Checking Under the Hood 

How to Perform a Six-Step Maintenance Checkup on Your Retirement Plan 


  1. Review Your Goals and Plans: Each year you should ask yourself if you’re on track to reach your retirement goals. Part of that process is imagining (in detail) what you would like to be doing during that stage of your life. Are your goals and plans realistic? Has your thinking changed at all? The American Savings Education Council ( has a wealth of resources to help you review and adjust your goals and plans as needed, and help you determine how much money you need to save for retirement.
  2. Maximize Your Contributions: If you’re not contributing the maximum possible to your plan, increase your contributions by at least 1% each year, with a general goal of eventually reaching around 15% of your salary. Try to contribute at least enough right now to get the full employer match (if offered). It’s one thing to read this and say “yes, I can definitely increase by 1%.” But it’s only going to happen if you log into your account on your recordkeeper’s website right now and make the change!
  3. Review Your Investment Strategy: Given all the market turmoil over the past few years, including inflation and economic events beyond our control, it’s smart to ask yourself each year if your asset allocation is still appropriate. Or, if your tolerance for risk has fundamentally changed. Your plan recordkeeper likely has a risk tolerance assessment exercise you can access on their website. In addition, consider working with a financial advisor to help you determine if your investment strategy is in sync with your current personal situation.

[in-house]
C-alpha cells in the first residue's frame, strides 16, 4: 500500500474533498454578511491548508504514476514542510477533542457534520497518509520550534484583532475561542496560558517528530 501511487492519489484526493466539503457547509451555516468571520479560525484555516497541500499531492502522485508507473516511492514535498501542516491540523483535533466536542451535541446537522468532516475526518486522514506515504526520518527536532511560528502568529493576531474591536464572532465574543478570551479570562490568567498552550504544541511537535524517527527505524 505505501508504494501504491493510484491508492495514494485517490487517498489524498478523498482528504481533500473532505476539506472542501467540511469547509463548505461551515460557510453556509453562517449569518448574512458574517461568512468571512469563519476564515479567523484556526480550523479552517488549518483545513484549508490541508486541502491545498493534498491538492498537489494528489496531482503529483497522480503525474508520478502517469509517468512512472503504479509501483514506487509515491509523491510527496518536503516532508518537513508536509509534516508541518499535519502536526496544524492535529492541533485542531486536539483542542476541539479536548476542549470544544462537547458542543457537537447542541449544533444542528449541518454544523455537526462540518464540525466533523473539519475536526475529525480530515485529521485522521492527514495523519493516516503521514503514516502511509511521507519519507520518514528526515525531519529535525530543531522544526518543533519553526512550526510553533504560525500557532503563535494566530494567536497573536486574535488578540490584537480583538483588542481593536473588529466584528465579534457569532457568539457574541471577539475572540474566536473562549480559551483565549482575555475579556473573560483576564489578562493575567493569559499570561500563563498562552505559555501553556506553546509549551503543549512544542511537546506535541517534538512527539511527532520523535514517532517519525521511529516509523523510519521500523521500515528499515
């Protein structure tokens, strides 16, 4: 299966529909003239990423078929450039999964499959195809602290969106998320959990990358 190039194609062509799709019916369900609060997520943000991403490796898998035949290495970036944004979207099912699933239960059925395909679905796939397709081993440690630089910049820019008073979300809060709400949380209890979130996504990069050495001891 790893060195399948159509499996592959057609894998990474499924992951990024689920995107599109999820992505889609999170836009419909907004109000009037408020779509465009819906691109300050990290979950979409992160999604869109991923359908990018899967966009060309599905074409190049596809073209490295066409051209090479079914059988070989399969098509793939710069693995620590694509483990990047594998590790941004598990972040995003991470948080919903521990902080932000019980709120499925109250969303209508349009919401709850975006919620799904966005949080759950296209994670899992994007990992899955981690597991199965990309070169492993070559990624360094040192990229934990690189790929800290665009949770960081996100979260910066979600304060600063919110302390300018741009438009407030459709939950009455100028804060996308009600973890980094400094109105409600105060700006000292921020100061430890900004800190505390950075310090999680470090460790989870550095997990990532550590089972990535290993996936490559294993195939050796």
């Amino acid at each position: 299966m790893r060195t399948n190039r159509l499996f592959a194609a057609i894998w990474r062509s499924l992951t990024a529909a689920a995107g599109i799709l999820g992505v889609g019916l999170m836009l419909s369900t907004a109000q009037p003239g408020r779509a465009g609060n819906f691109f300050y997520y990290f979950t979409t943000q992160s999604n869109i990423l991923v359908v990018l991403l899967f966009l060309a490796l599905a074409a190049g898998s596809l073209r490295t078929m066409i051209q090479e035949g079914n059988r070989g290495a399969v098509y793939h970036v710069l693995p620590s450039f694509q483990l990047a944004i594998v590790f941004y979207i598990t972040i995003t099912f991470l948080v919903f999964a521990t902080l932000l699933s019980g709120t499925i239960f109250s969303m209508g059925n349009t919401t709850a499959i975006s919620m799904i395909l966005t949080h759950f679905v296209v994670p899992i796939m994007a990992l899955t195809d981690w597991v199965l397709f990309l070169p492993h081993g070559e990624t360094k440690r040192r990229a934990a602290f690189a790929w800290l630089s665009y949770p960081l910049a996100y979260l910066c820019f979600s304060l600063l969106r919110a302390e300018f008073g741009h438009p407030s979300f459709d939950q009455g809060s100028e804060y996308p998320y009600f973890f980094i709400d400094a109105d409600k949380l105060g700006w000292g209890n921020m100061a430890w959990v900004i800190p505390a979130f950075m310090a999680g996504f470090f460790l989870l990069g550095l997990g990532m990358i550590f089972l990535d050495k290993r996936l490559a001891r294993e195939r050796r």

4. Rebalance: Rebalancing is the process of adjusting your portfolio’s investments so they match your original allocation. For example, due to ongoing market volatility, your portfolio may have drifted toward either a more aggressive or conservative allocation than you are comfortable with. Rebalancing keeps your portfolio risk within your tolerance limits.
  5. Check Beneficiaries: Your spouse is automatically the primary beneficiary of your 401k plan. But, if you are divorced, widowed, or remarried, you should review your beneficiary designations to make sure the correct person is named. If you are married and want to name someone else (such as a child) as your primary beneficiary, your spouse needs to sign a waiver of rights to your 401(k) benefits.
  6. Check on Retirement Plan Changes: Does your retirement plan offer any new plan features, tools, or resources? What can you do to take advantage of these opportunities? Also, be sure you have a copy of the Summary Plan Description for your plan (available for free from Human Resources). The Summary Plan Description defines, in plain language, how your plan works and what its features are.


Questions on your 401(k)? Reach out to the team at Heartland Trust. We’ll be happy to go over your retirement plan and its features with you, even if it’s not at Heartland Trust. 




Heartland TrustChecking Under the Hood 

Leave a Reply